13. Overland Campers

    Halifax

    Overland Campers

    Where can you camp with an Overland Camper? It is probably easier to ask where you can’t camp. Overland Campers are designed to be easy to drive an...
    Where can you camp with an Overland Camper? It is probably easier to ask where you can’t camp. Overland Campers are designed to be easy to drive and park while offering a luxurious and different holiday experience. Our current fleet includes 2 Landrover Pulse Ambulances (Amber and Lance) and a Defender 110 (Fergal). In addition to all the usual camper contents, our campervans also feature elevating roofs and the bodies of the vehicles can be made up into beds. The campers are fully insulated and sound proofed to keep you cosy. We are located close to Halifax in West Yorkshire with easy access to the M1 and M62 motorway networks, Leeds Bradford Airport and Manchester Airport. Interested in hiring one of our campers? Contact us to find out more. One life, live it. Email: hello@overlandcampers.co.uk
  14. Todmorden Town Hall

    Todmorden

    Todmorden Town Hall

    Todmorden Town Hall is a fantastic Grade 1 listed building. Visit take a tour, attend an open day or hire the space and be amazed by the architect...
    Todmorden Town Hall is a fantastic Grade 1 listed building. Visit take a tour, attend an open day or hire the space and be amazed by the architecture. The Grade 1 listed building is home to: • An impressive ballroom • Magistrate’s Court, now Todmorden Town Council Chamber • Grand staircase • Heritage Centre For a look inside please follow the hyperlink to the GillGraphics website below.
  15. Dies used By the Cragg Vale Coiners

    Mytholmroyd

    The Cragg Vale Coiners

    The apparent tranquillity of Mytholmroyd belies a murky past involving an 18th century counterfeiting gang, the ‘Cragg Vale Coiners’. This gang's a...
    The apparent tranquillity of Mytholmroyd belies a murky past involving an 18th century counterfeiting gang, the ‘Cragg Vale Coiners’. This gang's activities were said to be so damaging that they threatened to wreck Britain's currency. David Hartley learnt his trade as an ironworker in Birmingham, before getting into trouble and moving back to Mytholmroyd to escape the authorities. Once returned to his home at Bell House farmhouse (which is now a bed & breakfast accommodation with educational facilities) David used ironworking as a cover to clip or file the edges from gold coins, milling the edges back so the change was all but unnoticeable, and making counterfeit coins from the shavings whilst returning the clipped coins into circulation. David’s activities soon spread to other farms, with families at nearby Hill Top Farm and Keelham Farm soon becoming involved; forming the beginnings of the gang of Cragg Vale Coiners. Local publicans also helped by placing the counterfeit coins into circulation. David Hartley seems to have been an enigmatic leader, becoming known as 'King David' Hartley and the gang’s numbers grew considerably until well over 30 individuals were involved. Rumours of the gang's activities reached the authorities, who sent an excise man named William Deighton to investigate. One of the coiners turned King’s Evidence and betrayed the gang, leading to Hartley's arrest at an Inn in Halifax on 14th October 1769. Hartley's brother Isaac offered £100 to anybody who would kill Deighton. It is alleged that the plotters planned Deighton's murder at an Inn in Mytholmroyd called Barbary's, which is now gone, but was located on the opposite side of the road to the present day Dusty Miller. On November 10th 1769 at Bull Close Lane near Halifax, Deighton was approached by two men, Matthew Normanton and Robert Thomas. Deighton was shot dead, his body also showing signs of having been stamped on. Just days later, the Government offered a reward of £100 for information leading to the arrest of the murderers and a pardon for anybody, bar the killers, who would turn King's Evidence. Over 30 people were subsequently arrested, including 'King David' Hartley, who was sentenced to death on April 6th 1770 and hanged at Tynburn, near York, on April 28th. His body is buried in the graveyard of the village of Heptonstall, above Hebden Bridge. Robert Thomas was acquitted of Deighton's murder, but was later hanged in 1774 for being a highwayman. Matthew Normanton initially fled the authorities, but was later caught and hanged in 1775. Isaac Hartley was never brought to trial due to a lack of evidence and died in 1815, aged 78. Heptonstall Museum has on display some of the original dies used by the Coiners to stamp their gold discs into coins, as well as panels telling more of their story.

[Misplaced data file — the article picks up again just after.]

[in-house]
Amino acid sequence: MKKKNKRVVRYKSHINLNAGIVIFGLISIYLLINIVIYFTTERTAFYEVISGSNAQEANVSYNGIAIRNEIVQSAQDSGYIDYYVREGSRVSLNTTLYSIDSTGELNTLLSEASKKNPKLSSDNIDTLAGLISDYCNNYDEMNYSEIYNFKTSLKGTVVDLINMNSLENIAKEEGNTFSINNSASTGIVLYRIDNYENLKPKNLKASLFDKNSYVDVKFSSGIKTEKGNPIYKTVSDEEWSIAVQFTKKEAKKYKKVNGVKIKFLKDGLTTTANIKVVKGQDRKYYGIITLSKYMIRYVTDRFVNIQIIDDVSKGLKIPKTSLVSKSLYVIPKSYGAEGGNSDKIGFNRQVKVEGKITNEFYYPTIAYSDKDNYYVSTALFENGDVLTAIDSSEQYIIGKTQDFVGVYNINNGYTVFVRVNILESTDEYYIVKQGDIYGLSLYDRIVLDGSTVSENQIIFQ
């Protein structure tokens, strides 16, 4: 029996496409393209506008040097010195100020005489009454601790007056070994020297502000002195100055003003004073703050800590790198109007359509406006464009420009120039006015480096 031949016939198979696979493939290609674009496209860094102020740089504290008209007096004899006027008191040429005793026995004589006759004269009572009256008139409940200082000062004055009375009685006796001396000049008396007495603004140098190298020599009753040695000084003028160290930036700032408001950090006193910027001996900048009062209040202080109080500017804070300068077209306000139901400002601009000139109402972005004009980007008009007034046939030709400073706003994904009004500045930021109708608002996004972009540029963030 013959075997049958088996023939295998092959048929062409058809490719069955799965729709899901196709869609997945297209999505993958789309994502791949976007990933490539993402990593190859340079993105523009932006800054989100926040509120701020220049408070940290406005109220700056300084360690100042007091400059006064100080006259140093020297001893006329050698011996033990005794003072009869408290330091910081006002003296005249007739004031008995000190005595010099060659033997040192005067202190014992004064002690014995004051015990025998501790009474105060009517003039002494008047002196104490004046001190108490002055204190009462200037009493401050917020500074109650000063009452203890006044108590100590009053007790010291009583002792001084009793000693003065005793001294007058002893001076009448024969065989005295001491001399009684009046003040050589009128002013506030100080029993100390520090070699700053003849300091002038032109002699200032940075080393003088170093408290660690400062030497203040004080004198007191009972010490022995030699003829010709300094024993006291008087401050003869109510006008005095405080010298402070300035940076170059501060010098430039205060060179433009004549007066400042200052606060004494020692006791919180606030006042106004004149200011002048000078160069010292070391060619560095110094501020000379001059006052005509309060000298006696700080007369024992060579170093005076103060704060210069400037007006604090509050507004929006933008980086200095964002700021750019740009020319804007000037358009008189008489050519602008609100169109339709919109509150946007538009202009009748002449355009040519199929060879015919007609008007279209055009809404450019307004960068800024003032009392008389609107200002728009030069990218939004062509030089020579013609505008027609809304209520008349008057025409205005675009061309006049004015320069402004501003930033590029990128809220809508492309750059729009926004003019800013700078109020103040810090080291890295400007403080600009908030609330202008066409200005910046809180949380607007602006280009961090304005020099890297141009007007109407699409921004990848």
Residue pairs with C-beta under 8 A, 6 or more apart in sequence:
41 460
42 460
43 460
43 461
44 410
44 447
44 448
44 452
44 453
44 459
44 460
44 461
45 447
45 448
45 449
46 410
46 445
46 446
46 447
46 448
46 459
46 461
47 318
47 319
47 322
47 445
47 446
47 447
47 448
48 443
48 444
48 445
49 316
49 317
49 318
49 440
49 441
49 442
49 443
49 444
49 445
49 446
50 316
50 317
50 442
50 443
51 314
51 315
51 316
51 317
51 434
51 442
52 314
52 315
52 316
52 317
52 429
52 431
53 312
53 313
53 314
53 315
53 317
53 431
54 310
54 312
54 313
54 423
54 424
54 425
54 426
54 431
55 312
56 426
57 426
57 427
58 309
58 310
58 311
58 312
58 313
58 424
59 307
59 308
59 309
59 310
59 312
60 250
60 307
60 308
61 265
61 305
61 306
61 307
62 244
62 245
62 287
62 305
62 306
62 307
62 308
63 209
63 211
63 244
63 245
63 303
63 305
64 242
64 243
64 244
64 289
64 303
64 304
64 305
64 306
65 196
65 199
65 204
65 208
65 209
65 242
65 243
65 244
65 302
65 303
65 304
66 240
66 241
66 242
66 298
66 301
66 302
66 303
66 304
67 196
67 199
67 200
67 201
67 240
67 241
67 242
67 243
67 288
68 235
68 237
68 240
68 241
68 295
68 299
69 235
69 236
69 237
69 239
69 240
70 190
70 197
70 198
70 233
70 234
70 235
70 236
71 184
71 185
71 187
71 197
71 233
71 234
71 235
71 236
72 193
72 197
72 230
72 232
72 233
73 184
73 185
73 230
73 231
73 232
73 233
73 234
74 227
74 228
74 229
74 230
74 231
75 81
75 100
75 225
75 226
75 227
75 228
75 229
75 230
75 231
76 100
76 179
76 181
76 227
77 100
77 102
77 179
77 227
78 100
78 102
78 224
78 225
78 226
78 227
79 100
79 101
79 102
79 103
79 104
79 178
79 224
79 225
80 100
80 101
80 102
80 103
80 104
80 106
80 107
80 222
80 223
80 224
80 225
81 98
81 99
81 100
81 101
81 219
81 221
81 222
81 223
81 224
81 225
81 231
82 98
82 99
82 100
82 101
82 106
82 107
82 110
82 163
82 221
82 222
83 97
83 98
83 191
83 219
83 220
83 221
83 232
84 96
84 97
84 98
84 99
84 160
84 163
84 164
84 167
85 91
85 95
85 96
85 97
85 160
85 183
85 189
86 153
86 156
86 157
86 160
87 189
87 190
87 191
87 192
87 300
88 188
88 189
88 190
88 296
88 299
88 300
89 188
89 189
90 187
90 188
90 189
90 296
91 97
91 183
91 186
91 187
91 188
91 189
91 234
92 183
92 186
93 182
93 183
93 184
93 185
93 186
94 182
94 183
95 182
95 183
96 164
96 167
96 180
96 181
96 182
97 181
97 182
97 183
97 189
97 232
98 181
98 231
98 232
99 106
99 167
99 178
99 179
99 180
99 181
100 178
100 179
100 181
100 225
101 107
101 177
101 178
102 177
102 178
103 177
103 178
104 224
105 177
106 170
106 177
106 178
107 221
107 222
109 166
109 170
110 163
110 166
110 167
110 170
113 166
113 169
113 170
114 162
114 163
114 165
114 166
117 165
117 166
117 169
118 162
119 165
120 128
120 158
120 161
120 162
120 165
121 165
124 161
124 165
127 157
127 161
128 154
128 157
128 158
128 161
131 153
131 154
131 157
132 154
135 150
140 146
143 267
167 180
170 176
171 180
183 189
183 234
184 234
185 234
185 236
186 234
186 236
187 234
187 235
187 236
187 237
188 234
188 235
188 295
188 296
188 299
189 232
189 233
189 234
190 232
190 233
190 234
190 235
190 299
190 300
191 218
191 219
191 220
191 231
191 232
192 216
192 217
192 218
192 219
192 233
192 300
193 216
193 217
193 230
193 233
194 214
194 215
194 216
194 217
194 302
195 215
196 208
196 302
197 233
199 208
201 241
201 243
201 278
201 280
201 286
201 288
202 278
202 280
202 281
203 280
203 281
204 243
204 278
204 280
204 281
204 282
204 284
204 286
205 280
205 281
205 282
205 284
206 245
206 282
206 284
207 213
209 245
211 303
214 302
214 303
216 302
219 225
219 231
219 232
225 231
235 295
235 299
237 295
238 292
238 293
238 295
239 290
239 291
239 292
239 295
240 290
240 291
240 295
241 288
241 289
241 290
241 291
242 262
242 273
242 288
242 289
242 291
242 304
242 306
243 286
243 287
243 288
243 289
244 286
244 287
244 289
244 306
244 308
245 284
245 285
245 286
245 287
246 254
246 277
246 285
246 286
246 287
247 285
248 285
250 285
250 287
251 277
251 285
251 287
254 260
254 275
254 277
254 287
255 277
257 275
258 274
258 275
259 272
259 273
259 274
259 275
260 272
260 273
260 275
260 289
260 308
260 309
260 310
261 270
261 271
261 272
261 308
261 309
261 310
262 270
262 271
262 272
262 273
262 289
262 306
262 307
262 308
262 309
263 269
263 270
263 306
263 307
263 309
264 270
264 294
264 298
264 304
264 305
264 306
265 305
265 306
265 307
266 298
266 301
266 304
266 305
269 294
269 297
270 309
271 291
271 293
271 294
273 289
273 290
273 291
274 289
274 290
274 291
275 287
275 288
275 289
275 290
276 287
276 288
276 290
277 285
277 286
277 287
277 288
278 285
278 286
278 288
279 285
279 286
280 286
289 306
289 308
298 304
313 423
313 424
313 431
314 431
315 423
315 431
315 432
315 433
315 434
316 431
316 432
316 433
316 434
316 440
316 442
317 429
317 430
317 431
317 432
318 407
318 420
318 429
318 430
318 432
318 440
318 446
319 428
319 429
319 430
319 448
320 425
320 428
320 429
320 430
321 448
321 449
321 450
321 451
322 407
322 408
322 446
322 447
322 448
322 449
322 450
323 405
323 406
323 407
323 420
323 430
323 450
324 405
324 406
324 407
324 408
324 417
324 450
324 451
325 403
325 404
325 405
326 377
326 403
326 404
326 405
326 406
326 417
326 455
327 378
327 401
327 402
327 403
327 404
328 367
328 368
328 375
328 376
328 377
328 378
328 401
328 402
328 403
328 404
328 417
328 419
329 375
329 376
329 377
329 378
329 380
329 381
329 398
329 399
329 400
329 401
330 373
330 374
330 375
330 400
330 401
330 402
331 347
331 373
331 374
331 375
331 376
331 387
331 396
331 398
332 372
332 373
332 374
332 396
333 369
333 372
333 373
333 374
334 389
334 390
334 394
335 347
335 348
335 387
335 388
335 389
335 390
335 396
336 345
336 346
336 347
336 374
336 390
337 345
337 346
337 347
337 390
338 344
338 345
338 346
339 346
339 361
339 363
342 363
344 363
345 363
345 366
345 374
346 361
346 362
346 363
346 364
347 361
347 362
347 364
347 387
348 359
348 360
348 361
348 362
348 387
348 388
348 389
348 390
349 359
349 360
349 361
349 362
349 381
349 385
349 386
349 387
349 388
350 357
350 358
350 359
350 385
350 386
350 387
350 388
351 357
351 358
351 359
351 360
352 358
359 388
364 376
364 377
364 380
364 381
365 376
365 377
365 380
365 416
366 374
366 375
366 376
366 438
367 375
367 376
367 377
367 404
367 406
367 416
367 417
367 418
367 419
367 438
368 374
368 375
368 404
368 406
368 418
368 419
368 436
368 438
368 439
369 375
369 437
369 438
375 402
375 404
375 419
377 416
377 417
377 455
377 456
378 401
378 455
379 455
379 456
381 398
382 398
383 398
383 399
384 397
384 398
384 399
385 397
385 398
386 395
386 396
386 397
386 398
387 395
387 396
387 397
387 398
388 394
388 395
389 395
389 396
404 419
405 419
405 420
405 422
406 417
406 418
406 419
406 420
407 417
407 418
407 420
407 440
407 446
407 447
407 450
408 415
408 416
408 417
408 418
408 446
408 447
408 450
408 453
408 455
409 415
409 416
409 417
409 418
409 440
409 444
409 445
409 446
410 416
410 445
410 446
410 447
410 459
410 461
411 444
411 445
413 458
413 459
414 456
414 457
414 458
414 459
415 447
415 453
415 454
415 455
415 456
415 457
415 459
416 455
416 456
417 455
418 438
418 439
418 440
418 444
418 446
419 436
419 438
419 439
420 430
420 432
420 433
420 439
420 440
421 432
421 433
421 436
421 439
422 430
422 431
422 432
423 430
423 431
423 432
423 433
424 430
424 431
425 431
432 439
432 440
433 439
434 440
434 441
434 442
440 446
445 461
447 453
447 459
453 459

16. Loafers

    Halifax

    Loafers

    Selling new and used vinyl records amongst iconic artwork, influenced by seminal bands, their gigs and albums. Loafers is a haven for music lovers....
    Selling new and used vinyl records amongst iconic artwork, influenced by seminal bands, their gigs and albums. Loafers is a haven for music lovers. Owner Mark Richardson, a long-time lover of vinyl records, offers a wide range of genres to browse, with a selection of the more obscure sounds that can be found in the record rack titled ‘otherness.’ Mark also serves locally roasted and hand brewed Darkwoods Coffee, tea and soft drinks..